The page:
Larry McCord

Larry McCord has been a member of the Washington University in St. Louis community for over 30 years, first as an undergraduate majoring in Applied Mathematics and Computer Science and then as a graduate student, earning his Master’s degree in 1977. Following years of volunteer work coaching over 70 youth track teams and leading Boy Scouts, Larry launched a very successful, award-winning, nonprofit organization.

Larry founded CHADS Coalition for Mental Health in memory of his son Chad, who the world lost to suicide in 2004. Chad’s wish was to stand in front of an assembly at high school and say, “Hi, my name is Chad McCord and I suffer from depression.” Chad had said, “If I had cancer, students would rally around me and make posters and give me a hero’s welcome when I came back to school.” As Chad underwent his treatment, he vowed that after he got better, he wanted to make a difference in peoples’ lives by bringing mental illness out of the closet. In 2005, Larry and his wife, Marian, founded CHADS Coalition to be Chad’s voice. Its mission is to advance the knowledge and prevention of adolescent depression and suicide through awareness, education, family support and research.

Suicide is the third leading cause of death for adolescents and young adults (ages 15-24), and each year in St. Louis, 30 of these youth commit suicide. CHADS is a beacon of hope that someday this number will decrease significantly and other families will not have to experience the same pain as Larry and his family. According to Larry’s nominators, his “selfless compassion for and dedication to families struggling with this issue is exemplary.”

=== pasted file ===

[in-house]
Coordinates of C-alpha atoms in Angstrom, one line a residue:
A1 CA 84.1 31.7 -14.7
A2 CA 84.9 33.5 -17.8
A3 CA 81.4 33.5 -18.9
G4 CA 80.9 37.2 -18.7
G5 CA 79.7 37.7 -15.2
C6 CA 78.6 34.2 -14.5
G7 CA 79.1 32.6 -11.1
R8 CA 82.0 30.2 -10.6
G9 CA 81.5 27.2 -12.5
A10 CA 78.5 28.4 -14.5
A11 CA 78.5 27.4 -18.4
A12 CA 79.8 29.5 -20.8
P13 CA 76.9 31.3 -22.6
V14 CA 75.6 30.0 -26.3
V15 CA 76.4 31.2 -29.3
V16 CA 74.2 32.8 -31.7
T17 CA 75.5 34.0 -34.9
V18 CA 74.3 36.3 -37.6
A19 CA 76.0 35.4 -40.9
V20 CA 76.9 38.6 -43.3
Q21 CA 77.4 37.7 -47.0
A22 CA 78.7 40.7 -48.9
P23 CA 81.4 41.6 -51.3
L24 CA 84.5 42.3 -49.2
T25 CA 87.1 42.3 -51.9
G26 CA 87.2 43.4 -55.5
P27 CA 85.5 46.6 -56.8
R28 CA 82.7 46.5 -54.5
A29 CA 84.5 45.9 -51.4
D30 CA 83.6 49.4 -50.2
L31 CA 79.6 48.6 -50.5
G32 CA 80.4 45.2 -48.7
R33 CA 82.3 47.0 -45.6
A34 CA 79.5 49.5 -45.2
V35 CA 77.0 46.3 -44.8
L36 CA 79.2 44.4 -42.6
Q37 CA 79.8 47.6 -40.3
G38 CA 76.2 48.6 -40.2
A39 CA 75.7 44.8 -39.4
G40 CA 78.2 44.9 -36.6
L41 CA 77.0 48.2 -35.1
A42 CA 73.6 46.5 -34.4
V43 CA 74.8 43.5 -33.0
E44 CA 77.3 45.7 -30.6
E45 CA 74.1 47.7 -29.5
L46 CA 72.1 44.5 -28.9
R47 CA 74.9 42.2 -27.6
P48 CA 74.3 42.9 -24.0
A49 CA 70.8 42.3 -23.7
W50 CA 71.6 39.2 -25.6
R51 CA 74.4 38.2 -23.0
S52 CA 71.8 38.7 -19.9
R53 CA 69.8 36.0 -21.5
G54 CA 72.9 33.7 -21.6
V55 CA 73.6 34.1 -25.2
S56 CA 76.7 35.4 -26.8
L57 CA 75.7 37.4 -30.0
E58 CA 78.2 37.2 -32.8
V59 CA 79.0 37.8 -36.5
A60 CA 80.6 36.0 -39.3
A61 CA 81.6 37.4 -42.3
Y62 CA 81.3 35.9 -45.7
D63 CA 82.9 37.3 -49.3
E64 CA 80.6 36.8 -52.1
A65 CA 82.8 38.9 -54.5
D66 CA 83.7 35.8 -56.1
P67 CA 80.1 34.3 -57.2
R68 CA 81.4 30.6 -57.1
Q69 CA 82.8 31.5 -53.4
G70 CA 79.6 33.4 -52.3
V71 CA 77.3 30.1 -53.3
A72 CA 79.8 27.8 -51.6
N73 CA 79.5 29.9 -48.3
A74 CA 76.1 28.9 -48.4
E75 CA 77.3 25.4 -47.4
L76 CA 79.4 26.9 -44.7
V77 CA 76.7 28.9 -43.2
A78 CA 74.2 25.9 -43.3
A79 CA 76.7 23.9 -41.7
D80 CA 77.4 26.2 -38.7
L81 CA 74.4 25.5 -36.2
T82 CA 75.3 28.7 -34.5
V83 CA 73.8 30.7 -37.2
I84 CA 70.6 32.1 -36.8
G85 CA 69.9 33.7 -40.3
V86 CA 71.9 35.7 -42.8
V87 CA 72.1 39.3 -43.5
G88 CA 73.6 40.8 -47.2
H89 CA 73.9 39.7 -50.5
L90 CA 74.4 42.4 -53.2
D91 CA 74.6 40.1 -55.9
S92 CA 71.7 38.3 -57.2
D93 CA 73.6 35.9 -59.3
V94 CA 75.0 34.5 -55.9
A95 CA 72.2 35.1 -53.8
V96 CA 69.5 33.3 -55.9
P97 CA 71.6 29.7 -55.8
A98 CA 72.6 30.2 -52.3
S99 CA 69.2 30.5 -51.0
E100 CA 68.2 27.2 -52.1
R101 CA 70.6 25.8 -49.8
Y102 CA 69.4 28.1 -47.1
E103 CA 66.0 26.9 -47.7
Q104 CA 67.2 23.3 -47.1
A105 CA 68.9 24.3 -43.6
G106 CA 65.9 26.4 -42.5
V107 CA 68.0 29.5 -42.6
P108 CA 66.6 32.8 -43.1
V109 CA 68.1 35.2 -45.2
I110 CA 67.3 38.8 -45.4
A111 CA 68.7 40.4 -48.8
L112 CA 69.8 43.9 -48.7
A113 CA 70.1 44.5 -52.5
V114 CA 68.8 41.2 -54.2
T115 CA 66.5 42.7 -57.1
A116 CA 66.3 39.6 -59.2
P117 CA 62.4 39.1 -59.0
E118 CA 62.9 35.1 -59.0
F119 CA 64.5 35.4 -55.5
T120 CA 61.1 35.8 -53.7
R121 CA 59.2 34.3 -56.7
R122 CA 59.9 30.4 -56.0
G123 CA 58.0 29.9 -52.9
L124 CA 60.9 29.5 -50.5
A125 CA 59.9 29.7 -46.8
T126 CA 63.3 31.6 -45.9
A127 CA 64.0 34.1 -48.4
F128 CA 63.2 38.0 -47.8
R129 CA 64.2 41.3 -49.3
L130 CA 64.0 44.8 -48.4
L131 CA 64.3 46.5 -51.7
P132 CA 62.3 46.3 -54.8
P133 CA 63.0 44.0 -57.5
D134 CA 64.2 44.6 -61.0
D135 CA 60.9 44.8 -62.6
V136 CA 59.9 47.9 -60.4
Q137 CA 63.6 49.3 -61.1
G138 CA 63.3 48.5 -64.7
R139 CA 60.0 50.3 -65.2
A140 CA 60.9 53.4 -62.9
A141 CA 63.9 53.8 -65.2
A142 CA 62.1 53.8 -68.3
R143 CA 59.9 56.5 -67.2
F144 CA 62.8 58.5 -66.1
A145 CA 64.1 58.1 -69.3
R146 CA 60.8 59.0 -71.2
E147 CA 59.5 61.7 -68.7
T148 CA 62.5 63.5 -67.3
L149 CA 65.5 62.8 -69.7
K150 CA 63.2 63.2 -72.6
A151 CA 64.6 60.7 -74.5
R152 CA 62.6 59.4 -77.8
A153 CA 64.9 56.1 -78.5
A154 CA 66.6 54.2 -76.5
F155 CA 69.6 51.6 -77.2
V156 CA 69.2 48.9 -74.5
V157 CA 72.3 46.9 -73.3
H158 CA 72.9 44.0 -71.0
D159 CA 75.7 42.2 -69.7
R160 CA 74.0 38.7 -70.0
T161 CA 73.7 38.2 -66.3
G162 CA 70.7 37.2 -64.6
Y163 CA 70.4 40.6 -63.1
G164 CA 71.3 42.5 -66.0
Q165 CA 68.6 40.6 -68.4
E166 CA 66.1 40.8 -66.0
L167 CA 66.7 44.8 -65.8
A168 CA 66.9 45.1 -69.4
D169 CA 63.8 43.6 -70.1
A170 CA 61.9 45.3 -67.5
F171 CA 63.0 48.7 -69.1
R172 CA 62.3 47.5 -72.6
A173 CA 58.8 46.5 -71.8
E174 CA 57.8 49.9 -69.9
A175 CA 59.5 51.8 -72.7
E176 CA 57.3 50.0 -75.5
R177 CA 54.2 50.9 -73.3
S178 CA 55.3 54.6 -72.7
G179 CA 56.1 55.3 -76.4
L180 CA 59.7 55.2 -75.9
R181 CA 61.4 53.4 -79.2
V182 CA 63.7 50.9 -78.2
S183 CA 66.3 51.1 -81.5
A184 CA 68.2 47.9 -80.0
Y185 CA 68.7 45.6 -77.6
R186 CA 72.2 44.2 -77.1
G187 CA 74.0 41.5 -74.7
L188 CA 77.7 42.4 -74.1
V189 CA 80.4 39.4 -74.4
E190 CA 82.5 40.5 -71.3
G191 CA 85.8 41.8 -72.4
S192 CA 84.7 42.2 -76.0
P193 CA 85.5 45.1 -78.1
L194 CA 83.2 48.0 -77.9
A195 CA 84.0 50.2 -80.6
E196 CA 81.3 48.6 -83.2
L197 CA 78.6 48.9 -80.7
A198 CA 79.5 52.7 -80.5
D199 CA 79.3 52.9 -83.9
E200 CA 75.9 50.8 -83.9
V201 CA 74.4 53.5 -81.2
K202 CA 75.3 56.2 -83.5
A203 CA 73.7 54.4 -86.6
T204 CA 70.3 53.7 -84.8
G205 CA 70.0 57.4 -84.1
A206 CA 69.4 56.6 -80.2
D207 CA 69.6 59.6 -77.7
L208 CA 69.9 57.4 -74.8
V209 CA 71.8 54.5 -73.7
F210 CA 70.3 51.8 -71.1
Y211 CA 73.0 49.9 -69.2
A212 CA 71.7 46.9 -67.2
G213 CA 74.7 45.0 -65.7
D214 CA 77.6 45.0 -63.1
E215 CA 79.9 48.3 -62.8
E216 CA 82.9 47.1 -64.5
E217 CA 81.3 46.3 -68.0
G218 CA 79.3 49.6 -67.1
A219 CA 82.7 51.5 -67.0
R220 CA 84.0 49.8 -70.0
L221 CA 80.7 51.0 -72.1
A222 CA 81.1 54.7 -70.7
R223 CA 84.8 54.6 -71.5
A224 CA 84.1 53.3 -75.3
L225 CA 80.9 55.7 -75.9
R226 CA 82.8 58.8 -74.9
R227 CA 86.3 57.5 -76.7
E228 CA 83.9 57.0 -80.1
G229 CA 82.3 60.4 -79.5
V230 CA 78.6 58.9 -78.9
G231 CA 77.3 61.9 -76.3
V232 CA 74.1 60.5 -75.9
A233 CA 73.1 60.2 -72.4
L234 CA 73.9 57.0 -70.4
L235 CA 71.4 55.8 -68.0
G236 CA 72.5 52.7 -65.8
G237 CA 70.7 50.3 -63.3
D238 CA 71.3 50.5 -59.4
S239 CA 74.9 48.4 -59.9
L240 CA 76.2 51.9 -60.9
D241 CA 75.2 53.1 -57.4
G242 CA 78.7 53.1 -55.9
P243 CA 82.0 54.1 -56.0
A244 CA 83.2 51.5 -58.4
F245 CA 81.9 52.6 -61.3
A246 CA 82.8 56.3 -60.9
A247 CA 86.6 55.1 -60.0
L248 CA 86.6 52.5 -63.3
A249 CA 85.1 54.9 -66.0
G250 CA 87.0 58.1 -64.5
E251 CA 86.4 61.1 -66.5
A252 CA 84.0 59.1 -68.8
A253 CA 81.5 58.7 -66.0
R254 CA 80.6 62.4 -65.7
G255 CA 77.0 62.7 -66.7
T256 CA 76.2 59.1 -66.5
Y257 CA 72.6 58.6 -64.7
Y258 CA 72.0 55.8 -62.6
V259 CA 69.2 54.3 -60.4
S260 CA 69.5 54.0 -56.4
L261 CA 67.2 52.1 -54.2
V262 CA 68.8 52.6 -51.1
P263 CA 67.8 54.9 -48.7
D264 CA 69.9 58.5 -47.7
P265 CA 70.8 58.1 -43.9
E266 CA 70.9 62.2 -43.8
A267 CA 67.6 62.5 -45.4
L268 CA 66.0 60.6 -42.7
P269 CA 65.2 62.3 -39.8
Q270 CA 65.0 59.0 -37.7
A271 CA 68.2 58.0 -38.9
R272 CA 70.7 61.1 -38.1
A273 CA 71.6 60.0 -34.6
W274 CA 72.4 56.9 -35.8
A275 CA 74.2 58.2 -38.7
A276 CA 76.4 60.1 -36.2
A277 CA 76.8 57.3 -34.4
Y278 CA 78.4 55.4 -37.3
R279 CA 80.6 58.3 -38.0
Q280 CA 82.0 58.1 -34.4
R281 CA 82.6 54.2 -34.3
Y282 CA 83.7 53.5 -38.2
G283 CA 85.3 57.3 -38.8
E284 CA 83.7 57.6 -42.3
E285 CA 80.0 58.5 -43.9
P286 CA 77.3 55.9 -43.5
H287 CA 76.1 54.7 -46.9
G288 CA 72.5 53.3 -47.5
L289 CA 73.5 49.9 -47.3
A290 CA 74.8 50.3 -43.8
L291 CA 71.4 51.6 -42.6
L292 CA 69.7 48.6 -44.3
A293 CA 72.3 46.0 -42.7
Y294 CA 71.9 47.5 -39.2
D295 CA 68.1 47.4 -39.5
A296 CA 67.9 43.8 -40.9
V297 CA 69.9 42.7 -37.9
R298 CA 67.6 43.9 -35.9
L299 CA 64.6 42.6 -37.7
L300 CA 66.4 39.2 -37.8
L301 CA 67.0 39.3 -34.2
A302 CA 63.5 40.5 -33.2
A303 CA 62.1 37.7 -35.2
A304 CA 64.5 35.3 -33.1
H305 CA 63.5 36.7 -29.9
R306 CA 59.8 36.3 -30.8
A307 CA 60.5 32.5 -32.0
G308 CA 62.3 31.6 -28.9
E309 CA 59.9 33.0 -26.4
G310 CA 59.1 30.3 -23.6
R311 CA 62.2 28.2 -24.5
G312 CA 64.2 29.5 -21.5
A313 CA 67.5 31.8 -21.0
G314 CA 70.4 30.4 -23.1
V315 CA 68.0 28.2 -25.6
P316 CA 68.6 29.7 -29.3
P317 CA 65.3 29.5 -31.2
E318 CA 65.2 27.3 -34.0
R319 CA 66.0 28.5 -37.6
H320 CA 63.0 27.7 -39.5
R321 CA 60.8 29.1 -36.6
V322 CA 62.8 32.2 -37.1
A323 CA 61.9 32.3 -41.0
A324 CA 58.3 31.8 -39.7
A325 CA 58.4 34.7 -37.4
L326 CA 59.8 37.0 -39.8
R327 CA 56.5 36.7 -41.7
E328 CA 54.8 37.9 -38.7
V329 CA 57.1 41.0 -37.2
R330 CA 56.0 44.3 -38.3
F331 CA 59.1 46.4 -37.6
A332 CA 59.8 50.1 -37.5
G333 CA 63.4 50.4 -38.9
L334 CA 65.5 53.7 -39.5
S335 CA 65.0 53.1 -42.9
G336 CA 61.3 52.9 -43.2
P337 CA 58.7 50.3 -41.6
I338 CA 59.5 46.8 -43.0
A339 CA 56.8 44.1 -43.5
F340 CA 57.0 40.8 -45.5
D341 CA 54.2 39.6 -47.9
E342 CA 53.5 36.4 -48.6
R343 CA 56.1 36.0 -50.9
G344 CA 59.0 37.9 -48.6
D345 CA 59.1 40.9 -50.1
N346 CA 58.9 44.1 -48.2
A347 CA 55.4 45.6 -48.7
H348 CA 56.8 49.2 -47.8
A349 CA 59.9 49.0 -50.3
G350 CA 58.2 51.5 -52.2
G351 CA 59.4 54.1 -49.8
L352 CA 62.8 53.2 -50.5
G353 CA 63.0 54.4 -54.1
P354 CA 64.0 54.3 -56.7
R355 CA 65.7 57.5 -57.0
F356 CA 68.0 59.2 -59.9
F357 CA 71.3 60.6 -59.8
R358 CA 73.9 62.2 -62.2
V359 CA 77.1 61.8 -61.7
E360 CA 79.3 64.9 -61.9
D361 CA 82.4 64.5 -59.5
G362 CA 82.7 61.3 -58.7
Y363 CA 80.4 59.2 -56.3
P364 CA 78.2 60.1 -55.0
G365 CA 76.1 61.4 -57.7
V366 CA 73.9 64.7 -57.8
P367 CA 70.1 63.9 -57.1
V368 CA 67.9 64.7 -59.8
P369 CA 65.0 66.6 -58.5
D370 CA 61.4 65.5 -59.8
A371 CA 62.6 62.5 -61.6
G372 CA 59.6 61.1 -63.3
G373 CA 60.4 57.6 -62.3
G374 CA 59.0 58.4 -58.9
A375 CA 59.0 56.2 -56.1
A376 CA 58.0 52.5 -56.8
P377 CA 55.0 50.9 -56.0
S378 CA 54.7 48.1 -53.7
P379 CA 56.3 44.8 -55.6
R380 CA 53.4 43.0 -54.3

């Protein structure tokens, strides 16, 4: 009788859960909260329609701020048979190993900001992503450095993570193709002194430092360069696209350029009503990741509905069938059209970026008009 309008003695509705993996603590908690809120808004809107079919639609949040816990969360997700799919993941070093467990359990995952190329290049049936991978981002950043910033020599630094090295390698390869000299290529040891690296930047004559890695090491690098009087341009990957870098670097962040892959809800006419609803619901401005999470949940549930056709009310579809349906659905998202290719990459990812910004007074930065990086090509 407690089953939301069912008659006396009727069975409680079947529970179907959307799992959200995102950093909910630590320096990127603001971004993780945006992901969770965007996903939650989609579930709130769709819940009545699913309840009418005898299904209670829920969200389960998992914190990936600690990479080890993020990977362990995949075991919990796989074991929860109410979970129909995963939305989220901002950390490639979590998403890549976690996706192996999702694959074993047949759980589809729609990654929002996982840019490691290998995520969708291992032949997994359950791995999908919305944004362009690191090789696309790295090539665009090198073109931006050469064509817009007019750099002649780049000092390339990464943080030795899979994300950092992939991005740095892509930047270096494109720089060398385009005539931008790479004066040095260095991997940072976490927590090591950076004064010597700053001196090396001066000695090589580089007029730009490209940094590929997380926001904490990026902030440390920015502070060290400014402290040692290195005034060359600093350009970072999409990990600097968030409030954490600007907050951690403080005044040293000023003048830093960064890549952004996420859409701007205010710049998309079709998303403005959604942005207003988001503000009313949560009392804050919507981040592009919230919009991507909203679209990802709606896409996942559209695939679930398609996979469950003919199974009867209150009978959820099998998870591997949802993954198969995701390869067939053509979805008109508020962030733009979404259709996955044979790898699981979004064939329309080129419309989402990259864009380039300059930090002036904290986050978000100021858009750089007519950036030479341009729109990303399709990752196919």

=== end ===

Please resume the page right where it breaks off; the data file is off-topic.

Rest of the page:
Over 220 schools and community health organizations across Missouri and Southern Illinois are taking proactive measure against depression and suicide in children, thanks to efforts by CHADS Coalition through the tireless efforts of its staff and volunteers. CHADS has also raised over half a million dollars to fund five research projects, 18 summer fellowships and a senior investigator for five years. In Larry’s words, “When Chad died we had a choice to get bitter or get better. A child’s suicide will turn most families dysfunctional. Due mainly to Marian’s efforts, I am very proud to say we got better.”